Many uninsured and underinsured patients rely on charity assistance from hospitals and healthcare organizations in order to cover the cost of medical care. Who receives charity care and how much help a patient gets varies from hospital to hospital, depending on each facility’s resources and healthcare accounts receivable constraints.
Recently, however, the Internal Revenue Service (IRS) issued a proposed rule which would serve to regulate charity care awarded to patients at nonprofit hospitals. The rule stipulates which hospitals would be covered by the policies, as well as how qualifying patients would be charged for services.
Many of the proposed changes are much-needed and would greatly benefit self-pay patients who often get charged more for medical treatment than those who are insured. The rule specifically mentions a ban on overcharging and would prevent hospitals from unfairly billing an uninsured patient more than the standard for patients who have insurance coverage.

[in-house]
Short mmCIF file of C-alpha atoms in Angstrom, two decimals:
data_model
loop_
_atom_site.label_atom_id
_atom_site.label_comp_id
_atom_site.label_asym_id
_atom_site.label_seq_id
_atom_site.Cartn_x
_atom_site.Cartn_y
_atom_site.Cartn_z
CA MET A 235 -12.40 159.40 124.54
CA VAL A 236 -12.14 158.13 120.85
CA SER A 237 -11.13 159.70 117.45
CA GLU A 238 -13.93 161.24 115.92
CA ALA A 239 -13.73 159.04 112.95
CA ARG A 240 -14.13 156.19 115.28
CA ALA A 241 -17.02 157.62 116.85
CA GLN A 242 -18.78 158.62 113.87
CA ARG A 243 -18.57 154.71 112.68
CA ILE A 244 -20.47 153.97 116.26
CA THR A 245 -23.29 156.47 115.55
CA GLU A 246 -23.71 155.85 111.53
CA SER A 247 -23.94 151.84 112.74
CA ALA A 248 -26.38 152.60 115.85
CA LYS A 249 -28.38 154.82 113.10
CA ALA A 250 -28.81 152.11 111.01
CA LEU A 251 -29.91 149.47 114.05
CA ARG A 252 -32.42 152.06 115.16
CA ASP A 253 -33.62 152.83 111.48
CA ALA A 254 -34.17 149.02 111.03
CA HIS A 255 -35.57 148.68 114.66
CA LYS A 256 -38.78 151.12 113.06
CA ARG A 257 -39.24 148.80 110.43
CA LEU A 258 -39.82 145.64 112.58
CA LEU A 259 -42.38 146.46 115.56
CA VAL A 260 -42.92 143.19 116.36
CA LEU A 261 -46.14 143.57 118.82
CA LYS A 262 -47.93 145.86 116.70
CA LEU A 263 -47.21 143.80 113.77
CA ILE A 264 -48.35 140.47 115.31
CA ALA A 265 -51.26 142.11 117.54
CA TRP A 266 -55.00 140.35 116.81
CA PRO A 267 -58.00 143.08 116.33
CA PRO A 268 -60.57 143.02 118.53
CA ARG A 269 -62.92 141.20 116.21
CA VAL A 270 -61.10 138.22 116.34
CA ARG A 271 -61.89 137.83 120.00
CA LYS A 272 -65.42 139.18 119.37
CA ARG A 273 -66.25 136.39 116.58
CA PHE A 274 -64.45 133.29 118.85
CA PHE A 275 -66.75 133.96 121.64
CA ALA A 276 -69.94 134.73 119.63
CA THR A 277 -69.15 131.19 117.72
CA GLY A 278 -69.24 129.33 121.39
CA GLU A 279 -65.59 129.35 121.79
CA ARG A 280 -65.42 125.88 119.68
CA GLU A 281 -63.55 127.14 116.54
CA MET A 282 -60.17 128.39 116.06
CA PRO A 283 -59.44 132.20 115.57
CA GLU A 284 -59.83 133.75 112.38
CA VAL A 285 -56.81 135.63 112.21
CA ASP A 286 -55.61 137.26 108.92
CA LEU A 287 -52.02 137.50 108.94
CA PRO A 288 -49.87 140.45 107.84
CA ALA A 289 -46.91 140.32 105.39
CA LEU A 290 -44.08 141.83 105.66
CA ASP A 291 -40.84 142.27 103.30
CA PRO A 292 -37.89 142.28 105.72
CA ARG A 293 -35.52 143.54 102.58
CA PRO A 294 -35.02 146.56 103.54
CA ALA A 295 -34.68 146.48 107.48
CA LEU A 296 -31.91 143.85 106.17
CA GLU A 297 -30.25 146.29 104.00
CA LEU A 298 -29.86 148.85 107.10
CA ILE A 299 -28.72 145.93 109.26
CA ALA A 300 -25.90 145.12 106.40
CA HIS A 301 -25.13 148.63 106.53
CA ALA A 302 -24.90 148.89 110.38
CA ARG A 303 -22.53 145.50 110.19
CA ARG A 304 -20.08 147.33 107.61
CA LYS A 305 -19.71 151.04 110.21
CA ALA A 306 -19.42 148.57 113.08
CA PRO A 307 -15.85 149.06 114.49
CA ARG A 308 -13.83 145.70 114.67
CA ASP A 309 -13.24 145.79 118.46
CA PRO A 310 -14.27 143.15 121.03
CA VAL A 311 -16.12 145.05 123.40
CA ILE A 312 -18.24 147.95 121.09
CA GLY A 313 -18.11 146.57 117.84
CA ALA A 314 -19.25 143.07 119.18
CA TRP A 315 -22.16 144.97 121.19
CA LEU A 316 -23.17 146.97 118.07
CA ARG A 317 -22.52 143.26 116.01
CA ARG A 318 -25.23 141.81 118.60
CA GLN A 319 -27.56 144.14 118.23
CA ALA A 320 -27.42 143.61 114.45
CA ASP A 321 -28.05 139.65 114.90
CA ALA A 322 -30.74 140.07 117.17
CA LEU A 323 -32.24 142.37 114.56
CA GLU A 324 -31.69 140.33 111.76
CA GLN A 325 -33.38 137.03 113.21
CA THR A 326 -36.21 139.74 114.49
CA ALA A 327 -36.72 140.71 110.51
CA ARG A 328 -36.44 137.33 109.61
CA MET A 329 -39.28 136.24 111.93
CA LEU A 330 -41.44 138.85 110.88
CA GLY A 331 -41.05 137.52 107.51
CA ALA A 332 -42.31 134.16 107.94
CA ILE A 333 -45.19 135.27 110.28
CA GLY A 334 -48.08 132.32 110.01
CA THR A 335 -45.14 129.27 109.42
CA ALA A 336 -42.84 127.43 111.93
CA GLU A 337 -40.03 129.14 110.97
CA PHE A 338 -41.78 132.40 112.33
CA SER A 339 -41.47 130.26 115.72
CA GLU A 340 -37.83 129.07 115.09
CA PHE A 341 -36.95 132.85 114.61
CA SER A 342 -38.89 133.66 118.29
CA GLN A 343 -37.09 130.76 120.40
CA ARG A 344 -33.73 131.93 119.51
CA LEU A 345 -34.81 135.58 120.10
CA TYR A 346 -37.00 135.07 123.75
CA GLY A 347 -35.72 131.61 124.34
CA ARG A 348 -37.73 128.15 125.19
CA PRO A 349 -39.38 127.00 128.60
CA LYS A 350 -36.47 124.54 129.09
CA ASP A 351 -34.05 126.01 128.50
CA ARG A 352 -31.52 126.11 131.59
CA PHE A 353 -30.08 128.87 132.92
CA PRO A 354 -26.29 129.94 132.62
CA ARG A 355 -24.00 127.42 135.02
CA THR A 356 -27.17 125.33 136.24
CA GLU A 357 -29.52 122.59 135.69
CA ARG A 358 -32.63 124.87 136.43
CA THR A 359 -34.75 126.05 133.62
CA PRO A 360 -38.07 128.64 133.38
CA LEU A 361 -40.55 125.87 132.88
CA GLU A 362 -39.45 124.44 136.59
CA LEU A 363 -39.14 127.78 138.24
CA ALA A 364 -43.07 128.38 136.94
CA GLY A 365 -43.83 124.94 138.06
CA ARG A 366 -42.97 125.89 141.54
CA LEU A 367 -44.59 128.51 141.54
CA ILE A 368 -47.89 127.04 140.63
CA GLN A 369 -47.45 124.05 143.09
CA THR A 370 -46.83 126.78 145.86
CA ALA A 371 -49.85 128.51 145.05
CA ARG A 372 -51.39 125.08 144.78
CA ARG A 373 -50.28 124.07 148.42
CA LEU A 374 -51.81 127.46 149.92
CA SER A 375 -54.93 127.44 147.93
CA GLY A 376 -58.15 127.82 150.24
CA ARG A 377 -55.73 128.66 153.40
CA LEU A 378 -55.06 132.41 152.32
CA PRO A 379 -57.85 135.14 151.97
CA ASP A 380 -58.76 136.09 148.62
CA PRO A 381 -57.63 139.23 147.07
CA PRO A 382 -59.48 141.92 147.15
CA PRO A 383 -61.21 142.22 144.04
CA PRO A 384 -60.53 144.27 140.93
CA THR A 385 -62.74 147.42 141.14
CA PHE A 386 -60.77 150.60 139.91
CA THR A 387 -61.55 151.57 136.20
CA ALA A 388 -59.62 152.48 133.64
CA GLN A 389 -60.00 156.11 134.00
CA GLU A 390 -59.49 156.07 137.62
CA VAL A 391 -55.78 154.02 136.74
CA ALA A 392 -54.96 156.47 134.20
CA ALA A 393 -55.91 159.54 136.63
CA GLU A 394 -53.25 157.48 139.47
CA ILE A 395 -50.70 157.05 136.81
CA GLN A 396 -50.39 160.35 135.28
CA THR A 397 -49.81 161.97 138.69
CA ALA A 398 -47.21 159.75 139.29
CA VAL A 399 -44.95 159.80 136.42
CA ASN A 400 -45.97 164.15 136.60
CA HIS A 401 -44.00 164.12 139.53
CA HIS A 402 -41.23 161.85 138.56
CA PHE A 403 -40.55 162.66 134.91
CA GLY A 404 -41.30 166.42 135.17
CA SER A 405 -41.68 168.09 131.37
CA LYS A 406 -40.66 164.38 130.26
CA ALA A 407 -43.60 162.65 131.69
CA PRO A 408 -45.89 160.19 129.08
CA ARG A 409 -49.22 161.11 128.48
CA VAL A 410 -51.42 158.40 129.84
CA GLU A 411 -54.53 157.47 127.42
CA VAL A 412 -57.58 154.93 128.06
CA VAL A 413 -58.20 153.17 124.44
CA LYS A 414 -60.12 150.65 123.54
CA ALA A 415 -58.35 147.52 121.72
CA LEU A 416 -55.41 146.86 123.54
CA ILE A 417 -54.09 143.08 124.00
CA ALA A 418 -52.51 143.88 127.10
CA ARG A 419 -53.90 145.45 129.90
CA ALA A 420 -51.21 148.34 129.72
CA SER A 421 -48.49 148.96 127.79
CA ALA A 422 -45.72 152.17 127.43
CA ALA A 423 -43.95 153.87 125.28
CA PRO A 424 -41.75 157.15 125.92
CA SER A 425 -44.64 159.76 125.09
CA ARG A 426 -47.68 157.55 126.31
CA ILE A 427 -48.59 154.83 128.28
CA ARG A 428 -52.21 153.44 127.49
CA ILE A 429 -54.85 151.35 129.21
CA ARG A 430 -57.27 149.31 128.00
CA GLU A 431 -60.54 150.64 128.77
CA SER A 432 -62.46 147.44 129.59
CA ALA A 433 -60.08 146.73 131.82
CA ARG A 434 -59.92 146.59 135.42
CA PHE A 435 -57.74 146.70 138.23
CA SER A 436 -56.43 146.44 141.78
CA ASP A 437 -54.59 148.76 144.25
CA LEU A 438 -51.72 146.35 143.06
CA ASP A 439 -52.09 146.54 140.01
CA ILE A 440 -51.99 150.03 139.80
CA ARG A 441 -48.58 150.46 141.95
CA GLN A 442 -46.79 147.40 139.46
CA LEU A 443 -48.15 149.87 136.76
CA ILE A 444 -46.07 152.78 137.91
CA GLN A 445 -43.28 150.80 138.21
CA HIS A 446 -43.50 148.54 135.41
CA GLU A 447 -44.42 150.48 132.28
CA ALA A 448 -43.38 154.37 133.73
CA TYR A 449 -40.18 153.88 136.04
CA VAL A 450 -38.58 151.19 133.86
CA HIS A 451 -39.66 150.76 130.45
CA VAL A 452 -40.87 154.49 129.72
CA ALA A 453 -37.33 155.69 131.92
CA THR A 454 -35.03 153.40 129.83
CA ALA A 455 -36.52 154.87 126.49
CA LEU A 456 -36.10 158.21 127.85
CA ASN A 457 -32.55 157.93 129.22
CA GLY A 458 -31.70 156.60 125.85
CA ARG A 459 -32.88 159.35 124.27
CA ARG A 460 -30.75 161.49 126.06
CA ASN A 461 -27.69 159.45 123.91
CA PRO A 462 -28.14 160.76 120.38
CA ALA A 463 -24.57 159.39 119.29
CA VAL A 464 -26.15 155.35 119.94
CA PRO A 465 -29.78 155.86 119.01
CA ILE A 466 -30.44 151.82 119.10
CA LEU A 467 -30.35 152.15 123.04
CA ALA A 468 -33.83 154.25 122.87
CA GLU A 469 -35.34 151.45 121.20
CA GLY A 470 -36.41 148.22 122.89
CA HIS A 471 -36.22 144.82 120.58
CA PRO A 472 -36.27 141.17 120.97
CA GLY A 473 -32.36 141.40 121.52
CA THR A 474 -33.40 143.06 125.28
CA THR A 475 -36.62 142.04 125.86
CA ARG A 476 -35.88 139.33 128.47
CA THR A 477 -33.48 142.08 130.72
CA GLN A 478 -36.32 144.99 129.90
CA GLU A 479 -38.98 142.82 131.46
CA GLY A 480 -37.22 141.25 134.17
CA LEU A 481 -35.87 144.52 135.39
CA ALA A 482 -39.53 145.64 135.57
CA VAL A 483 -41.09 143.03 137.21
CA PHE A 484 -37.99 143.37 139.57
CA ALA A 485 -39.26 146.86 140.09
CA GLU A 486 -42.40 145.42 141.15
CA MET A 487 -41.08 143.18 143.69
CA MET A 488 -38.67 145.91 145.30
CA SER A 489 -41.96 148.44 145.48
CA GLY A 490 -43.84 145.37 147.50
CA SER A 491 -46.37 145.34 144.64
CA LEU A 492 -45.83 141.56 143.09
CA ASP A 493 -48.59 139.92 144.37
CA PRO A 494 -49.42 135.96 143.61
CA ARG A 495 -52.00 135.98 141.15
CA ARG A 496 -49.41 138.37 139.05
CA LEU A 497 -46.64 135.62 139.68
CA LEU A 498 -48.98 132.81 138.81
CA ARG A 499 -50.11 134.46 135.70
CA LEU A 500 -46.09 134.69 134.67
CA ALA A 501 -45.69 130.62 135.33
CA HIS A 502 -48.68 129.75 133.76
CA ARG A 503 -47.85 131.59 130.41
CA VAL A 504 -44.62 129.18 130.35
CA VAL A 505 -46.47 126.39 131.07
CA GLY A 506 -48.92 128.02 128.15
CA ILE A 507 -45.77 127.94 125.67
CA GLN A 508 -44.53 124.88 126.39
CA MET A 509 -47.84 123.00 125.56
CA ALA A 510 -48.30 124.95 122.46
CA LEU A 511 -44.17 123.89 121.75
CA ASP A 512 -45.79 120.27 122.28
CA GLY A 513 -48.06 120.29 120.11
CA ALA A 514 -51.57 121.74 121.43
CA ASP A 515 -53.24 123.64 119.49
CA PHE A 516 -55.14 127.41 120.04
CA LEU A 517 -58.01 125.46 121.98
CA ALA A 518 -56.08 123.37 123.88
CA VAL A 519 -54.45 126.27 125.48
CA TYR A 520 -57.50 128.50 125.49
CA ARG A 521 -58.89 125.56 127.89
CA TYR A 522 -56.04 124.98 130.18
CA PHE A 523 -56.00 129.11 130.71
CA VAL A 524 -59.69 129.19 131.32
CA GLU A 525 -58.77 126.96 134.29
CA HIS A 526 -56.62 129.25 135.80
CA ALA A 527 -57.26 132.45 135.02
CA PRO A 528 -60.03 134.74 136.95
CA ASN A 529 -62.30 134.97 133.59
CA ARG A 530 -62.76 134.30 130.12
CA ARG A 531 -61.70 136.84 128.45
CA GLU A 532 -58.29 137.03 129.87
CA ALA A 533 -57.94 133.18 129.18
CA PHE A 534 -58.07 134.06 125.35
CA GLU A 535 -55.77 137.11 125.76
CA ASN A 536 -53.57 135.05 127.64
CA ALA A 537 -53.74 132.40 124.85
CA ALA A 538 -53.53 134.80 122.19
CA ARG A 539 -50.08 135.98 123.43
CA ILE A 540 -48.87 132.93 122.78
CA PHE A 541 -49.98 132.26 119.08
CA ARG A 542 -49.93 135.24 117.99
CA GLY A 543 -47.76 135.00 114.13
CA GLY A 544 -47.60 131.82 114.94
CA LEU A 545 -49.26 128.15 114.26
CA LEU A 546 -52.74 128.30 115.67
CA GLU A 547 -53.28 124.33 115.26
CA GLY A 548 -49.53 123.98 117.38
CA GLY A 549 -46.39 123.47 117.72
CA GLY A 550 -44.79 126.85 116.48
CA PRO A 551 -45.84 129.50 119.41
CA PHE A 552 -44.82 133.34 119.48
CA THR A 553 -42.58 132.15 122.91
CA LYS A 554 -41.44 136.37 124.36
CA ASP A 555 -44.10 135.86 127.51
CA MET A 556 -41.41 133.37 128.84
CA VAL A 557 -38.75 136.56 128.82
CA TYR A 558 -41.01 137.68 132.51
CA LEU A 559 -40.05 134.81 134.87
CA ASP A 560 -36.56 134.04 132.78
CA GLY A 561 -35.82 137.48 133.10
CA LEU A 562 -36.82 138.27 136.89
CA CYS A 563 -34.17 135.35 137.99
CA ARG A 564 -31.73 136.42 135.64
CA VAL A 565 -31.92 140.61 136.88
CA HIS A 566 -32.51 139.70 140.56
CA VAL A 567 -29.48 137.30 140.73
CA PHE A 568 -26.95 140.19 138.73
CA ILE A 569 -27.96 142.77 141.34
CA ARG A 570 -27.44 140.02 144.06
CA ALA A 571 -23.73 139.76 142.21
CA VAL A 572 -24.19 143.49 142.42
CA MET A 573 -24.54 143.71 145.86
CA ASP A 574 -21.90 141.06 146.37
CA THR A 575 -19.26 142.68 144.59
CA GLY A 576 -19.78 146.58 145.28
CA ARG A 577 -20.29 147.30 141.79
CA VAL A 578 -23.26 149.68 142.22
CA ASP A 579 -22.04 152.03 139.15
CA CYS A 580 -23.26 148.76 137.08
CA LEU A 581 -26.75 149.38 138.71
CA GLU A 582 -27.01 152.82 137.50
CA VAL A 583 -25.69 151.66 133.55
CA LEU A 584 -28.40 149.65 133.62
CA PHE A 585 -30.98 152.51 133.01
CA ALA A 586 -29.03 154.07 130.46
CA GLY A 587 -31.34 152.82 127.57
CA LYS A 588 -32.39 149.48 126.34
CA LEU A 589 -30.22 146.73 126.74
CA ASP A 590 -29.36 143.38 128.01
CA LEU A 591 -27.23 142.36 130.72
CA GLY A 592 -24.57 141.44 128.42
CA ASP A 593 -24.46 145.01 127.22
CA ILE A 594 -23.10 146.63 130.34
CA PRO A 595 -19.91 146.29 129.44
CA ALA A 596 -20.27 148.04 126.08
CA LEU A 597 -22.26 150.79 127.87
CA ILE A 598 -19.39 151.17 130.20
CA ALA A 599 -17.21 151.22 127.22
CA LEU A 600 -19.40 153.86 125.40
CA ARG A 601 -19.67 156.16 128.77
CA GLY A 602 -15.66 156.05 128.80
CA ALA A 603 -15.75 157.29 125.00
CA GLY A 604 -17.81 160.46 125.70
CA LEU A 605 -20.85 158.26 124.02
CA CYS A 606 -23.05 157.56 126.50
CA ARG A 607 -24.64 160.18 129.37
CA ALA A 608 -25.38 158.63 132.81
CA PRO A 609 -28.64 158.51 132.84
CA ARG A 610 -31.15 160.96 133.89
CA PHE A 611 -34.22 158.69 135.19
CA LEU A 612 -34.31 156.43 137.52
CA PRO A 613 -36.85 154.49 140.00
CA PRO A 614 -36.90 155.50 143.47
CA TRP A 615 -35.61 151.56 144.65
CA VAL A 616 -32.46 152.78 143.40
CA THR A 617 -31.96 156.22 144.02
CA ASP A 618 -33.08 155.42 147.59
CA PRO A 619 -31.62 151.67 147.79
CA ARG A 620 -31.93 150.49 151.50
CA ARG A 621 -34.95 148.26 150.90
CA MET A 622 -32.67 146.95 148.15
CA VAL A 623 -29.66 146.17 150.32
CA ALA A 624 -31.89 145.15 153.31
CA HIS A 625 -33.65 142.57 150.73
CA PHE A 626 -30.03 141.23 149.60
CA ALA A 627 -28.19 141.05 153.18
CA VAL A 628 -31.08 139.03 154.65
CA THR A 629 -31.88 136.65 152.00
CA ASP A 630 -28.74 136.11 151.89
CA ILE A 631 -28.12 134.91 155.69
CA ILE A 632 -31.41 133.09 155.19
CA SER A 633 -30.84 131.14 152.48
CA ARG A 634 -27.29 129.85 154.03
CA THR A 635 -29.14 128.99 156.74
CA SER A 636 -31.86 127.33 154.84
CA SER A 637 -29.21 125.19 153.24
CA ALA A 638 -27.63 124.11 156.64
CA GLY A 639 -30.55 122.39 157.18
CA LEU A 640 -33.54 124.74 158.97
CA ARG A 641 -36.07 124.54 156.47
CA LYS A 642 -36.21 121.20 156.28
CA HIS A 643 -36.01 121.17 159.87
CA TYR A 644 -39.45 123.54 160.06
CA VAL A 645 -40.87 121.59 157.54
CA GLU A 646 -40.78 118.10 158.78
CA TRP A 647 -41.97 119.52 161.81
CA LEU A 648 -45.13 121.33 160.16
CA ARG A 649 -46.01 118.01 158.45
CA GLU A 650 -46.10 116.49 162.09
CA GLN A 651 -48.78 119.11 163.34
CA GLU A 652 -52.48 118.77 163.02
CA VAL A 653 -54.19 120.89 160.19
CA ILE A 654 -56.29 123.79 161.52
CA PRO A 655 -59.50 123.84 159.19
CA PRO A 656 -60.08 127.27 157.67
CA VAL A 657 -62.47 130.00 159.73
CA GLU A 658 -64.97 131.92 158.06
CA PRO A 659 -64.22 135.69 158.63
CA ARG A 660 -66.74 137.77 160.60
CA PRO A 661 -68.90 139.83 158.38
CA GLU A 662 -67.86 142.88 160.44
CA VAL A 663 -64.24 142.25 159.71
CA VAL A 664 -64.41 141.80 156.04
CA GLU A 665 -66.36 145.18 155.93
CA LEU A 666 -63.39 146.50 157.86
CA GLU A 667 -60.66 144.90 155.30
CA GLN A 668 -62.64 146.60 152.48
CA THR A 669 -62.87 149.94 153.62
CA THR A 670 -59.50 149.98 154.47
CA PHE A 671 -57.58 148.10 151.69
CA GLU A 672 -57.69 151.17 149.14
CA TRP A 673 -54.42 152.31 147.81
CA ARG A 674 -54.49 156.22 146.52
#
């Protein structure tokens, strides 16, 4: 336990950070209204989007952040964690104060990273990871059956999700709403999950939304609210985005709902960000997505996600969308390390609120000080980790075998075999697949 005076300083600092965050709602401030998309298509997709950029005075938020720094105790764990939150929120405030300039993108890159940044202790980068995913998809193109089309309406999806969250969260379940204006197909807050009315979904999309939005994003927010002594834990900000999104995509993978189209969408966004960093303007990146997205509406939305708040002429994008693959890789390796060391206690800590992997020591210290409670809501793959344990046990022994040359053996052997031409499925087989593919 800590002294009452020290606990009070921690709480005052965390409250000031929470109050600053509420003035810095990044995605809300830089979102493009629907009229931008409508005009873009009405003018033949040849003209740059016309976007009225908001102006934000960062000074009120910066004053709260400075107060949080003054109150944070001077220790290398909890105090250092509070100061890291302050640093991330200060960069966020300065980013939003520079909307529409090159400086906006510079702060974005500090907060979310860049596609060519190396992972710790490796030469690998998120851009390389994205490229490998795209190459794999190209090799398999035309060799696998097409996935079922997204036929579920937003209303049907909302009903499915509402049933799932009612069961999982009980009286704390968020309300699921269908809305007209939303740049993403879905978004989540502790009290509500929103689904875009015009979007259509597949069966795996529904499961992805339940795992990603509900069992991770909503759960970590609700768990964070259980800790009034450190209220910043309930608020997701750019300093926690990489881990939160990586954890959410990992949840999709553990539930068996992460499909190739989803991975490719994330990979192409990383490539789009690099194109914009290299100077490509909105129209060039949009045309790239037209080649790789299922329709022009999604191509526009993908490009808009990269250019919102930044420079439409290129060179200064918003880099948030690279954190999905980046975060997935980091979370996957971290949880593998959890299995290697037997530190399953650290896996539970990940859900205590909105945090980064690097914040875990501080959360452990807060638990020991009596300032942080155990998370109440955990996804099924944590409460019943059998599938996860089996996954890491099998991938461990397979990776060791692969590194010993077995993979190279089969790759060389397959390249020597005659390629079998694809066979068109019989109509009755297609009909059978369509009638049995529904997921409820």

The IRS also proposes that at least a summary of each hospital’s financial policies be made available to the general public, possibly before or at the time of a patient’s visit. By implementing such procedures, hospital administrators can bring clarity to the healthcare accounts receivable process and help patients understand their payment responsibilities.
Not far behind, the U.S. Treasury Department also issued proposed rules last week which are intended to prevent aggressive medical collections tactics. One part of the plan, for example, would require medical organizations to give patients at least four months to find financial help before their debts can be turned over to a collections agency.
With the medical industry implementing new technologies and the government working on policies to improve patient care and introduce healthcare reform, it’s only natural that other changes will come about as well.